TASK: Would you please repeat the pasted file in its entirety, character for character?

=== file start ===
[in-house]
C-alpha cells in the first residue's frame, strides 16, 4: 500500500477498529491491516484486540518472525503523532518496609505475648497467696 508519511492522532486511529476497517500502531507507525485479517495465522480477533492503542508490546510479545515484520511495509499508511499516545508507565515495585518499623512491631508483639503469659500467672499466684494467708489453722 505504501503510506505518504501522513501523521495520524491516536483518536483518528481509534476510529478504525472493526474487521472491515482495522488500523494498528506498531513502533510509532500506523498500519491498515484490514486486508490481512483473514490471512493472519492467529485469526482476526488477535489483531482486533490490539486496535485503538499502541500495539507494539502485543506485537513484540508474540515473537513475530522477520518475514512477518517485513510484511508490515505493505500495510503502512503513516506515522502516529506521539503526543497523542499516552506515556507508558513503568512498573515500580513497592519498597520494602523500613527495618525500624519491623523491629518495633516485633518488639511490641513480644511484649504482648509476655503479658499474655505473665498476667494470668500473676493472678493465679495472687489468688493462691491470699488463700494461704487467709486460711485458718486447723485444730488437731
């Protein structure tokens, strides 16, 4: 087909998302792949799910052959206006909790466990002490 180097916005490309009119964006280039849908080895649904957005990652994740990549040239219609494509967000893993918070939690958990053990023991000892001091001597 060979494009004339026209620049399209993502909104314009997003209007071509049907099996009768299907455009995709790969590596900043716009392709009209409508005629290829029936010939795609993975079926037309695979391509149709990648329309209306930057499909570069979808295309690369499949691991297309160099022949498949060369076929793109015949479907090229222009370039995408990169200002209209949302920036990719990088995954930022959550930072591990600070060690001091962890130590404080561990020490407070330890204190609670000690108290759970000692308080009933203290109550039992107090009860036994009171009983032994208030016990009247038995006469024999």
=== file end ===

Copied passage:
[in-house]
C-alpha cells in the first residue's frame, strides 16, 4: 500500500477498529491491516484486540518472525503523532518496609505475648497467696 508519511492522532486511529476497517500502531507507525485479517495465522480477533492503542508490546510479545515484520511495509499508511499516545508507565515495585518499623512491631508483639503469659500467672499466684494467708489453722 505504501503510506505518504501522513501523521495520524491516536483518536483518528481509534476510529478504525472493526474487521472491515482495522488500523494498528506498531513502533510509532500506523498500519491498515484490514486486508490481512483473514490471512493472519492467529485469526482476526488477535489483531482486533490490539486496535485503538499502541500495539507494539502485543506485537513484540508474540515473537513475530522477520518475514512477518517485513510484511508490515505493505500495510503502512503513516506515522502516529506521539503526543497523542499516552506515556507508558513503568512498573515500580513497592519498597520494602523500613527495618525500624519491623523491629518495633516485633518488639511490641513480644511484649504482648509476655503479658499474655505473665498476667494470668500473676493472678493465679495472687489468688493462691491470699488463700494461704487467709486460711485458718486447723485444730488437731
């Protein structure tokens, strides 16, 4: 087909998302792949799910052959206006909790466990002490 180097916005490309009119964006280039849908080895649904957005990652994740990549040239219609494509967000893993918070939690958990053990023991000892001091001597 060979494009004339026209620049399209993502909104314009997003209007071509049907099996009768299907455009995709790969590596900043716009392709009209409508005629290829029936010939795609993975079926037309695979391509149709990648329309209306930057499909570069979808295309690369499949691991297309160099022949498949060369076929793109015949479907090229222009370039995408990169200002209209949302920036990719990088995954930022959550930072591990600070060690001091962890130590404080561990020490407070330890204190609670000690108290759970000692308080009933203290109550039992107090009860036994009171009983032994208030016990009247038995006469024999």